3. Threshold voltage lists all gate bias sweep runs detected in your simulation folder, similar to the previous item in this list. Click on this item to display a plot illustrating the extraction of the device’s threshold voltage using the linear interpolation method. Two variations of the method will be employed depending on whether the device is considered to be operating in its linear region (VDS 〈 0.1 V) or in its saturation region (VDS ≥ 0.1 V). The computed threshold bias is the value of VGS at which the blue line intersects the origin of the vertical left axis (shown in green). The blue line is computed using the slope of the green curve at the point where the magenta curve reaches its maximum value; indicated with a dashed vertical line (see figure 8)
    Figure 9:3D data panel displaying electric potential data with the device’s geometry overlaid.
  3. Bias points (Vds 0.400 V) lists all bias points for which output data has been saved to disk. Expand this item to list gate voltages included in the present run –for which drain voltage has been kept to Vds 0.400 V–; expanding items associated with each gate voltage will reveal two sub-items:
    1. 3D Data: allows visualising the electric potential or carrier density on 3D grids. Select this item to show a 3D render of the electric potential with a semitransparent device geometry overlaid (figure 9). The render will show an isosurface for the value input in the corresponding field while contour plots for slices along each cartesian axis are displayed upon ticking Slices - Show all; the limits of the colourmap can be manually set using the Range field. Displaying various elements of the device geometry can be controlled via the Geometry dropdown menu. You may select Carrier density in the Data dropdown menu to display a 3D render of that quantity instead, with similar controls available (figure 10). Clicking the Open Paraview button at the top of this panel will display the 3D data in ParaView, a software package which allows further manipulation and visualisation options should you require so.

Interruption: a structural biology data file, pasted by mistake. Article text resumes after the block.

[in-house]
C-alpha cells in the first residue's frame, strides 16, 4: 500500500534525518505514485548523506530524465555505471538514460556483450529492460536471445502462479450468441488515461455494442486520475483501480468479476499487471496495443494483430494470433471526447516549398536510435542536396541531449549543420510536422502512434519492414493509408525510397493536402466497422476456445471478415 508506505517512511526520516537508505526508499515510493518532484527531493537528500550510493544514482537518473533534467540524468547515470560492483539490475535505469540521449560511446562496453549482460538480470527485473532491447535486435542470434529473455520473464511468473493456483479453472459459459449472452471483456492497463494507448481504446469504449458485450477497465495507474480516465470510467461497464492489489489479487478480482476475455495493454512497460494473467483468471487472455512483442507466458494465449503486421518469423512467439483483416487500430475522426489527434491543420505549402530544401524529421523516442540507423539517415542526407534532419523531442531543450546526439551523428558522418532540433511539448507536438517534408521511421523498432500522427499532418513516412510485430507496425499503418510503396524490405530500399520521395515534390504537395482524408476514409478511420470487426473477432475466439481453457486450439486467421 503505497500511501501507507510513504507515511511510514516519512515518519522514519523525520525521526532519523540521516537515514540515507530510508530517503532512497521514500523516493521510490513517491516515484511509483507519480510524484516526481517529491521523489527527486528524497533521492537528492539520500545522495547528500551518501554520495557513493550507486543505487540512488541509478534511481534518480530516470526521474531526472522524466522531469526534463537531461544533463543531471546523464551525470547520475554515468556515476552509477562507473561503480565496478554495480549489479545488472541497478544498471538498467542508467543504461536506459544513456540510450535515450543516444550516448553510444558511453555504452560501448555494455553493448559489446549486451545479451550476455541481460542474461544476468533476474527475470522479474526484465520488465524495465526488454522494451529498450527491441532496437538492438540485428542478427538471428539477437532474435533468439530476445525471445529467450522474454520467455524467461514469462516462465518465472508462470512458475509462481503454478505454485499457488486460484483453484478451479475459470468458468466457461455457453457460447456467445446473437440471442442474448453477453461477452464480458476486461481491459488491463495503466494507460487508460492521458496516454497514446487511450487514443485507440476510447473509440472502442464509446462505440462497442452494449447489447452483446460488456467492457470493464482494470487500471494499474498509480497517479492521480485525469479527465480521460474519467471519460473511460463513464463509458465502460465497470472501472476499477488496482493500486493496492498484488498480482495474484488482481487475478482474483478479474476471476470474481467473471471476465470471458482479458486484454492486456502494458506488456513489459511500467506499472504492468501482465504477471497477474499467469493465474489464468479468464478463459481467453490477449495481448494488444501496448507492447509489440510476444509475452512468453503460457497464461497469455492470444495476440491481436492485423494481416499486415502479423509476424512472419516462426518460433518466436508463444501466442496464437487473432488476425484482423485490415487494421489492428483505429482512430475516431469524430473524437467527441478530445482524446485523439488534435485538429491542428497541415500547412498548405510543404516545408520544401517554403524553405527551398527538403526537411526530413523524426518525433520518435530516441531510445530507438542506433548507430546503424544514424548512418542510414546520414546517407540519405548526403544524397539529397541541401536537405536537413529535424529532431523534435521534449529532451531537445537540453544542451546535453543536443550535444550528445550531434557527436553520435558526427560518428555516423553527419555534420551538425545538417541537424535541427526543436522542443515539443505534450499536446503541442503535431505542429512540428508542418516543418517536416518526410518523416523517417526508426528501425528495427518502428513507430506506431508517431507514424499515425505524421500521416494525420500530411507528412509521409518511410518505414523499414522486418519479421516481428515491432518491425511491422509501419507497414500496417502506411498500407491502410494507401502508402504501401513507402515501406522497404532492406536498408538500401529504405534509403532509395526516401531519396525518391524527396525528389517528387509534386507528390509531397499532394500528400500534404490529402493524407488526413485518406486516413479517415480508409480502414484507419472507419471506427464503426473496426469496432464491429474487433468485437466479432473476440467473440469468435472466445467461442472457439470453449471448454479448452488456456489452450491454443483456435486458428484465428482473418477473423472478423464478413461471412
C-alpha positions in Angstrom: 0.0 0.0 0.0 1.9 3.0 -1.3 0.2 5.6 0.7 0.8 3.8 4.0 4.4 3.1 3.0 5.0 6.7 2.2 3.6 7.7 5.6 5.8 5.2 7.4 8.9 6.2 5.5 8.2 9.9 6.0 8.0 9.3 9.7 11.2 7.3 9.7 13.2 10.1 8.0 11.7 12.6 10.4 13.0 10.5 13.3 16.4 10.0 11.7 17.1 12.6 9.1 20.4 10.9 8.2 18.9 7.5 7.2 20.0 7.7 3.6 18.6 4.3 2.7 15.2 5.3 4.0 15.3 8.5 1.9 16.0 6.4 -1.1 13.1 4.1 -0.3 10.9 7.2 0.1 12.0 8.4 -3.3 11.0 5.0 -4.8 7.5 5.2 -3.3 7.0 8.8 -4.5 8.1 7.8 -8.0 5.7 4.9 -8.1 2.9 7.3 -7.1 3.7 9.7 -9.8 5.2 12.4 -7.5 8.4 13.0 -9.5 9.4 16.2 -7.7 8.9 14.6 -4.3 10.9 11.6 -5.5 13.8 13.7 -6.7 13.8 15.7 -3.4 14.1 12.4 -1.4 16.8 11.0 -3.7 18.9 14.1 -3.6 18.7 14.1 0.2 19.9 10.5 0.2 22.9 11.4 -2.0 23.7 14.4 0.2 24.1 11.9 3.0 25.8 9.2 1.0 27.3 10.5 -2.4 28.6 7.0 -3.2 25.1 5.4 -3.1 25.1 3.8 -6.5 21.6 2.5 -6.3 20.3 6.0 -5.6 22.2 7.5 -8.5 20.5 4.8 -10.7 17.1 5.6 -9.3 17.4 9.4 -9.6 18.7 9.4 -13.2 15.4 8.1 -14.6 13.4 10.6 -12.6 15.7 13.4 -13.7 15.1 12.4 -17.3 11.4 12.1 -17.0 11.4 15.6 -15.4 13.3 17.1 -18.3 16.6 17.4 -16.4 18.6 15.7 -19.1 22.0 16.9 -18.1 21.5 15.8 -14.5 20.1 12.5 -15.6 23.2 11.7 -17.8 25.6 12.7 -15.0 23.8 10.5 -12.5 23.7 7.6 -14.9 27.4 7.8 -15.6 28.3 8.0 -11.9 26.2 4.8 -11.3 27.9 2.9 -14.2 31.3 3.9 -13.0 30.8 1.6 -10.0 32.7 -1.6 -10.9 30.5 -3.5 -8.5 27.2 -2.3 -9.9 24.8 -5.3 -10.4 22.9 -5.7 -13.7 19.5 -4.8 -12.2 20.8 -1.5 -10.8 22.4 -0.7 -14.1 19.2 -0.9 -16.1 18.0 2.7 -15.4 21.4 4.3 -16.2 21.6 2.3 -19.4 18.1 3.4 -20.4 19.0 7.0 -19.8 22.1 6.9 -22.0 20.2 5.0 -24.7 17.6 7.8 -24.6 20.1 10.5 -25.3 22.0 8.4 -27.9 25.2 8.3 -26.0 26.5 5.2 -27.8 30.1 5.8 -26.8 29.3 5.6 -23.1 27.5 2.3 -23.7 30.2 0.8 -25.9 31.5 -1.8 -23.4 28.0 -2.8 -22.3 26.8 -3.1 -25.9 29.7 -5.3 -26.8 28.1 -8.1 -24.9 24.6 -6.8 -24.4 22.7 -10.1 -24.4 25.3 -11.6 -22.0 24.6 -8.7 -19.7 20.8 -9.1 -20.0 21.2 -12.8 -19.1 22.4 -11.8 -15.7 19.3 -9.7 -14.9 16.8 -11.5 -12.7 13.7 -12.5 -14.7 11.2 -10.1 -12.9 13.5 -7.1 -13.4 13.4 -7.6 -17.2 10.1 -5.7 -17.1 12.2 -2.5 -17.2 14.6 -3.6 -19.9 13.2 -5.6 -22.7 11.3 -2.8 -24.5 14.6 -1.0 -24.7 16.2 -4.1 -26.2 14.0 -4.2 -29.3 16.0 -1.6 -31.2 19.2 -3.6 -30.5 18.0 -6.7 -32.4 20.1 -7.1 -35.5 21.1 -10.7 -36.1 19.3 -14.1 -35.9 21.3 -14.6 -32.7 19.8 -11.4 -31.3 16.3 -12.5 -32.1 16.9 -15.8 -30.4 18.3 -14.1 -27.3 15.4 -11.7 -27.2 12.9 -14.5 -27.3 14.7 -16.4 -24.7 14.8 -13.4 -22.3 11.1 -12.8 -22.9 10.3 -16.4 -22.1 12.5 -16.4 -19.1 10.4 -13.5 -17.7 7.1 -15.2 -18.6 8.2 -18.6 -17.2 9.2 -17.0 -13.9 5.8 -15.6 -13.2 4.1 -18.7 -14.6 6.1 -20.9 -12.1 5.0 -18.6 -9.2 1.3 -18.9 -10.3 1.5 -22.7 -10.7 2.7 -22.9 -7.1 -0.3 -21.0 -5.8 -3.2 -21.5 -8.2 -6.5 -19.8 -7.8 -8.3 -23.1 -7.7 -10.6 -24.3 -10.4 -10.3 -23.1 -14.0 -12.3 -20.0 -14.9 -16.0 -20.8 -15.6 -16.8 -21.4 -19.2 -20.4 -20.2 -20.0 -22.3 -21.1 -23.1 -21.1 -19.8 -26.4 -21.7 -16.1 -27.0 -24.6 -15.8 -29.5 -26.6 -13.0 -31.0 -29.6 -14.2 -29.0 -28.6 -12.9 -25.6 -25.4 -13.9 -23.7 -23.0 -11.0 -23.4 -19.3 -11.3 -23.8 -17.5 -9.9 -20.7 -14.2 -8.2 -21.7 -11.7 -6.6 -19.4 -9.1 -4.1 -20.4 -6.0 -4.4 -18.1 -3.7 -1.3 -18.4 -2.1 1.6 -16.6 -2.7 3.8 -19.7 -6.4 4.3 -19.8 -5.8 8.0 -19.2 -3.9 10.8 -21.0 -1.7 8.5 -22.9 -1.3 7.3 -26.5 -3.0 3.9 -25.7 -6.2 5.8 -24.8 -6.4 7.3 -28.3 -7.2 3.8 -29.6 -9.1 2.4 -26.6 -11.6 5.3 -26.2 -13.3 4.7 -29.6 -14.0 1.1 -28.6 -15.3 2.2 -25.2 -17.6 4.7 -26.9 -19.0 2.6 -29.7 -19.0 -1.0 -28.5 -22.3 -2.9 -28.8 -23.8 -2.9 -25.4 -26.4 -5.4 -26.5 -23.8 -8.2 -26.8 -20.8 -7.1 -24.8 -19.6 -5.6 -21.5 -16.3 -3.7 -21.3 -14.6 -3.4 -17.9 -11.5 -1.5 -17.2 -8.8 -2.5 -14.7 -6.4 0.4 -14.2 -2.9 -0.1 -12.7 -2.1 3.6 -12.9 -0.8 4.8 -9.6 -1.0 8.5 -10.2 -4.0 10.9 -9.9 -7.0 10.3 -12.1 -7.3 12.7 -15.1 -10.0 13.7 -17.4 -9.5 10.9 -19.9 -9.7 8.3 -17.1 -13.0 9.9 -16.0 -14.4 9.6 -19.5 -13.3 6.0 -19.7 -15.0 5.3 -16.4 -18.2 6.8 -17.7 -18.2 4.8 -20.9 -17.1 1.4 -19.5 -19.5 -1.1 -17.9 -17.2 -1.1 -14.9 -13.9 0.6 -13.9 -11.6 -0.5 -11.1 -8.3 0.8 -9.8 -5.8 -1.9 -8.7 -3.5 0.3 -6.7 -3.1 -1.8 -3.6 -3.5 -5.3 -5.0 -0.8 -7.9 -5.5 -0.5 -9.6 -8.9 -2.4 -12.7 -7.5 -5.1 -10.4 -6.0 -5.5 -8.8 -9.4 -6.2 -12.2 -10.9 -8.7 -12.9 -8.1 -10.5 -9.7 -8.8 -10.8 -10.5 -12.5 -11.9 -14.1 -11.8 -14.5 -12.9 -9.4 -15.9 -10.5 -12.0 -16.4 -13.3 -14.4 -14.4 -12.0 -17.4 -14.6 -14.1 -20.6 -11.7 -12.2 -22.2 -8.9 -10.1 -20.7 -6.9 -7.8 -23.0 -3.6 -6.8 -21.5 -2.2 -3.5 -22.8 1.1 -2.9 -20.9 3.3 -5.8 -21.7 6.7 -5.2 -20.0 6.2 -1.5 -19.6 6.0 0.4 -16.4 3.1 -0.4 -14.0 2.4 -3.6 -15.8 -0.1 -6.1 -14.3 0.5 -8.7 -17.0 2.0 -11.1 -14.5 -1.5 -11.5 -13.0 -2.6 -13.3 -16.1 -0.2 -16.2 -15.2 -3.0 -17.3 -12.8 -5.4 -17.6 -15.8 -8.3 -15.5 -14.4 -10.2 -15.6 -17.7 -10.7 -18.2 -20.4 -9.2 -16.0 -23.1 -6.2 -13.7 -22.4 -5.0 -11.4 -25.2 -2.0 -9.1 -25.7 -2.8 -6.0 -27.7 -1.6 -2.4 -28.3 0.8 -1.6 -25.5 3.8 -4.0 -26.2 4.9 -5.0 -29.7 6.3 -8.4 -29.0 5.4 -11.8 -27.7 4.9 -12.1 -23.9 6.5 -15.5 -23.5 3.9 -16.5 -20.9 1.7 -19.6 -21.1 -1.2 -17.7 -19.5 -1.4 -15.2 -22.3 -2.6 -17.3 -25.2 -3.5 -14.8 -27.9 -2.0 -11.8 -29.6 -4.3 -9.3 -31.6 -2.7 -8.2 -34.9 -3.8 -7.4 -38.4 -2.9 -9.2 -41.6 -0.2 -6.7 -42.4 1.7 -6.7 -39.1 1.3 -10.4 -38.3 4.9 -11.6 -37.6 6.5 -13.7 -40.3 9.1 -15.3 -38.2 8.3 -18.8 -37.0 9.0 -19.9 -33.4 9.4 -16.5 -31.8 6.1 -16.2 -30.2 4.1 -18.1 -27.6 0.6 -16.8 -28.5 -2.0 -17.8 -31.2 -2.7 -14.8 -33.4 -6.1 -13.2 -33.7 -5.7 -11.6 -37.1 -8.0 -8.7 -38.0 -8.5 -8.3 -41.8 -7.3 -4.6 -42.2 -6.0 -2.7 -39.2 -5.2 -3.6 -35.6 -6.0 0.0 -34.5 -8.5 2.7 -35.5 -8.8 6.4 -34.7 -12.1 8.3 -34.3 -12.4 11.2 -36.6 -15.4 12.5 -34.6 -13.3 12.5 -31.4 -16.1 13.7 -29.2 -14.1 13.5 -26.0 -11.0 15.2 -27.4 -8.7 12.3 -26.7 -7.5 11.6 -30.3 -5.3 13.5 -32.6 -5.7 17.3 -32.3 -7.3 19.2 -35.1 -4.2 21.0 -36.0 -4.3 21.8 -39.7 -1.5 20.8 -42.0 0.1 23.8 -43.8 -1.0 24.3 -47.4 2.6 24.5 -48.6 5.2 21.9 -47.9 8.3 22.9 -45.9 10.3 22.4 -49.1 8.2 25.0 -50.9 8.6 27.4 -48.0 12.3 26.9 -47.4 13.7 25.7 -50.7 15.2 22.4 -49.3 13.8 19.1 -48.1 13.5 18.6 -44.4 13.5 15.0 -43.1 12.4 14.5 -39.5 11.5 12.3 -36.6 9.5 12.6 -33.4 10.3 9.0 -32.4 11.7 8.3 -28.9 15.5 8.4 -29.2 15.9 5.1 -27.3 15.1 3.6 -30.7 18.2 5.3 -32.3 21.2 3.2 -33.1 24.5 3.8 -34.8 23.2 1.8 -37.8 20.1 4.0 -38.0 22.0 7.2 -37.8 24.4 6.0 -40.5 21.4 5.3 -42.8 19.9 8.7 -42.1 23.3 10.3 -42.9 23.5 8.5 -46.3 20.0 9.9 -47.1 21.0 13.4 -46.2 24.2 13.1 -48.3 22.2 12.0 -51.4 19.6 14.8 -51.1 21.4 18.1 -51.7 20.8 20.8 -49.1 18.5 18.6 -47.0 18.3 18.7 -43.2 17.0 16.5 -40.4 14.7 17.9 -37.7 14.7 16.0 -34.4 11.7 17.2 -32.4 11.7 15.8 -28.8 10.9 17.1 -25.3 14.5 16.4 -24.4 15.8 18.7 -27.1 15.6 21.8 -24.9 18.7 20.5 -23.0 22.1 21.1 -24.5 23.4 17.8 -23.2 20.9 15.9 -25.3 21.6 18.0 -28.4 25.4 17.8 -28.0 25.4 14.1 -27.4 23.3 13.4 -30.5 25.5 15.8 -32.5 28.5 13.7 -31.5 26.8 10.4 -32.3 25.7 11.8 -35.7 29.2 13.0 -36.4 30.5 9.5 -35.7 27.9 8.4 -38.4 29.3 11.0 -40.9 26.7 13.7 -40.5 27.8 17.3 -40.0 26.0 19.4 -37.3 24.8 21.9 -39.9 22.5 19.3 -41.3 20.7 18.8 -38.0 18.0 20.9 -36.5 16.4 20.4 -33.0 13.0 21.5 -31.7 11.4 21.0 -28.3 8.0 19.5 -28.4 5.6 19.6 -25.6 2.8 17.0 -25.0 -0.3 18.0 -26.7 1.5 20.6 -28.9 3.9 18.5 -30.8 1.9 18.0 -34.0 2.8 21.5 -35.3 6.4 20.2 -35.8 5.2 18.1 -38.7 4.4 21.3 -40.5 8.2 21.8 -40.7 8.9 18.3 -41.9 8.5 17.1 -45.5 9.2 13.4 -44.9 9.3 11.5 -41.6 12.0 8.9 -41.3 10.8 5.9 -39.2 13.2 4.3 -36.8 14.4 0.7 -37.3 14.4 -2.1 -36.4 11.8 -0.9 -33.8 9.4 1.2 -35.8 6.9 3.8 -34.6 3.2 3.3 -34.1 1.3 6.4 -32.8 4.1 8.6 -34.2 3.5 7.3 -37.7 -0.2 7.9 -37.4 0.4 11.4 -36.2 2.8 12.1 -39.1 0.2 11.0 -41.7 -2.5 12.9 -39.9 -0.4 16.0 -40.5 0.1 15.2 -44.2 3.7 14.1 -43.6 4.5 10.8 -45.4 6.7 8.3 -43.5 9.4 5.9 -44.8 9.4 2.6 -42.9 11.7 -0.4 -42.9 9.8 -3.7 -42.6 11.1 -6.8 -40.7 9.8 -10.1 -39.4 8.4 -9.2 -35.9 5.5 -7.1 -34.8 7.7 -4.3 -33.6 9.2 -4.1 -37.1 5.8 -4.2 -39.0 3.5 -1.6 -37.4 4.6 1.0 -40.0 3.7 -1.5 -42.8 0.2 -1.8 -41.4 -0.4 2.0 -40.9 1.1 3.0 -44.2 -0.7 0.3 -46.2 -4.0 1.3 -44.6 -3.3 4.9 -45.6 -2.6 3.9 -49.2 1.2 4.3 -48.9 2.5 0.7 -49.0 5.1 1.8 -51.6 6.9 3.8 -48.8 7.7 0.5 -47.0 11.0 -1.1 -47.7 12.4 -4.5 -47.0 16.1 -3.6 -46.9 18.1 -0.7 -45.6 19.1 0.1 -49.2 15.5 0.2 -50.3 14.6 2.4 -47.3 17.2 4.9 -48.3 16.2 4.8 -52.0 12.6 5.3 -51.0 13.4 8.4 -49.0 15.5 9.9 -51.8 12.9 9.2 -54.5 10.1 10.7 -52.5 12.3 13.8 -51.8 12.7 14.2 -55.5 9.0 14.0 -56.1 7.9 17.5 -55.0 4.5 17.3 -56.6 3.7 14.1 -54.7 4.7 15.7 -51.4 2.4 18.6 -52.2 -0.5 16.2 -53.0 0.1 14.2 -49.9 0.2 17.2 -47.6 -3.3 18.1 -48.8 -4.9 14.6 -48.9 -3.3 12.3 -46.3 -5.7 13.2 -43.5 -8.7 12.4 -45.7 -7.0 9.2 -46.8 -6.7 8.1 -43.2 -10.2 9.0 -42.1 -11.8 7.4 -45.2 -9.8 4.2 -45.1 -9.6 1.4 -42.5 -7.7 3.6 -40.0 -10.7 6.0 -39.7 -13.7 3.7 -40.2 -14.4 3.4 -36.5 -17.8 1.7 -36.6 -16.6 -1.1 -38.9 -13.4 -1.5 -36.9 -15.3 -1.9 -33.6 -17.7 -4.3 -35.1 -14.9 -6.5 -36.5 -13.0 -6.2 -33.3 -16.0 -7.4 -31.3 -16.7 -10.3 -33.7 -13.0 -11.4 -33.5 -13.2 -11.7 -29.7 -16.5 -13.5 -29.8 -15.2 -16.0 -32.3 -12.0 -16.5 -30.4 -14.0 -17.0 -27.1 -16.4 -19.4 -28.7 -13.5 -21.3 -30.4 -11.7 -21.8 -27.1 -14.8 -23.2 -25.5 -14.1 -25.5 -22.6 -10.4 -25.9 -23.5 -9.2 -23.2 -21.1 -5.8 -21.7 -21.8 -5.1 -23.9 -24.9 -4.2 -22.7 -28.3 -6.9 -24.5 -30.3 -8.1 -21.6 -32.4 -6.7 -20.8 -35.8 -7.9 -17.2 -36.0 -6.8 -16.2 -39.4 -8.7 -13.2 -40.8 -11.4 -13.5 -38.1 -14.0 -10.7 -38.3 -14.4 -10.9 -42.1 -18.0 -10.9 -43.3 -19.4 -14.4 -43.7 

Figure 10:3D data panel displaying carrier density data with the device’s geometry overlaid. Note the limits of the colourmap have been manually set using the Range fields.
    2. 2D data: displays a contour plot of the local density of states (LDoS) and line plots indicating band edges for each valley. Additional quantities may be overlaid by ticking the corresponding tickboxes below the plot and clicking the Refresh button, as shown in figure 11
      Figure 11:2D data panel displaying local density of states, energy-resolved current, and quasi-Fermi level data for an OFF state.
With these visualisation and post-processing tools you may study a device design’s figures of merit, and their dependence with various geometrical, electrical, and material parameters. Let us now explore the effects of reducing the gate length from 10 nm to 5 nm on the threshold voltage and subthreshold swing by running a gate sweep simulation with appropriate modifications to the device geometry: Select Input -> Device, change the length of region 2 as shown in figure figure 12 and click Run.
Figure 12:Reduce the length or region 2 from 10 nm to 5 nm in the Input -> Device panel and click Run to study the impact of reducing the device’s channel length.
After this second simulation has completed, you will find its results listed under Output->run_1 in the left pane, as shown in figure 13. Note you can find all input and output data associated with each run in your workspace’s subdirectories run_0 and run_1. Navigate to the Subthreshold swing and Threshold Voltage panels of run_1 to observe the impact of reducing the device’s gate length in both quantities: the subthreshold swing degrades to values above 100 mV/dec (figure 14), and the threshold voltage is reduced to approximately 30 mV in what is known as threshold voltage roll-off (figure 14).
Figure 13:Once the second simulation with the reduced gate length finishes, you will find its output listed as run_1.
Figure 14:Reducing the device’s gate length results in an increase of the subthreshold swing.
Figure 15:Reducing the device’s gate length results in a shift of the threshold voltage towards a lower gate bias. Note simulations listed on the left pane have been renamed to more descriptive names.

Renaming simulations